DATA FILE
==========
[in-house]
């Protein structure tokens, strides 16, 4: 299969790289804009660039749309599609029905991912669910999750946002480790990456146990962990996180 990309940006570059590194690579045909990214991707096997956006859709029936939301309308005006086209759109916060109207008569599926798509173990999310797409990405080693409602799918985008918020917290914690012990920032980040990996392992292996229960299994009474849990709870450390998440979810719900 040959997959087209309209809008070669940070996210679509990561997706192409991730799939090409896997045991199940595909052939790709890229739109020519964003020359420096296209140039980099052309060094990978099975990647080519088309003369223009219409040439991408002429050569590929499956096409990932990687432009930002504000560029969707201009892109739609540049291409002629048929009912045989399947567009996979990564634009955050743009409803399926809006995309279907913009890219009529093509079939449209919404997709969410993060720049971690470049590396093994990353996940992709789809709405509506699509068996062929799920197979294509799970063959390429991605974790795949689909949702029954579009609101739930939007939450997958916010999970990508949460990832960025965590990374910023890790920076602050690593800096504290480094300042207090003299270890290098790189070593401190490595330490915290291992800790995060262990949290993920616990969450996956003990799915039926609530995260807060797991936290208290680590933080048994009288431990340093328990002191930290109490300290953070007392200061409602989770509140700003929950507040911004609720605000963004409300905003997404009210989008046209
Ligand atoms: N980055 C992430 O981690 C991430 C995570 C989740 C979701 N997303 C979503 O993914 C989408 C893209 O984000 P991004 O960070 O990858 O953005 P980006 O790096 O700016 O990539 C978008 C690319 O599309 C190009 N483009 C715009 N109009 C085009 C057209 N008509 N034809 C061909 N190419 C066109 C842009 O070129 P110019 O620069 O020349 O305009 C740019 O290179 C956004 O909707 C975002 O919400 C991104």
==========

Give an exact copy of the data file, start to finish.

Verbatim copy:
[in-house]
């Protein structure tokens, strides 16, 4: 299969790289804009660039749309599609029905991912669910999750946002480790990456146990962990996180 990309940006570059590194690579045909990214991707096997956006859709029936939301309308005006086209759109916060109207008569599926798509173990999310797409990405080693409602799918985008918020917290914690012990920032980040990996392992292996229960299994009474849990709870450390998440979810719900 040959997959087209309209809008070669940070996210679509990561997706192409991730799939090409896997045991199940595909052939790709890229739109020519964003020359420096296209140039980099052309060094990978099975990647080519088309003369223009219409040439991408002429050569590929499956096409990932990687432009930002504000560029969707201009892109739609540049291409002629048929009912045989399947567009996979990564634009955050743009409803399926809006995309279907913009890219009529093509079939449209919404997709969410993060720049971690470049590396093994990353996940992709789809709405509506699509068996062929799920197979294509799970063959390429991605974790795949689909949702029954579009609101739930939007939450997958916010999970990508949460990832960025965590990374910023890790920076602050690593800096504290480094300042207090003299270890290098790189070593401190490595330490915290291992800790995060262990949290993920616990969450996956003990799915039926609530995260807060797991936290208290680590933080048994009288431990340093328990002191930290109490300290953070007392200061409602989770509140700003929950507040911004609720605000963004409300905003997404009210989008046209
Ligand atoms: N980055 C992430 O981690 C991430 C995570 C989740 C979701 N997303 C979503 O993914 C989408 C893209 O984000 P991004 O960070 O990858 O953005 P980006 O790096 O700016 O990539 C978008 C690319 O599309 C190009 N483009 C715009 N109009 C085009 C057209 N008509 N034809 C061909 N190419 C066109 C842009 O070129 P110019 O620069 O020349 O305009 C740019 O290179 C956004 O909707 C975002 O919400 C991104």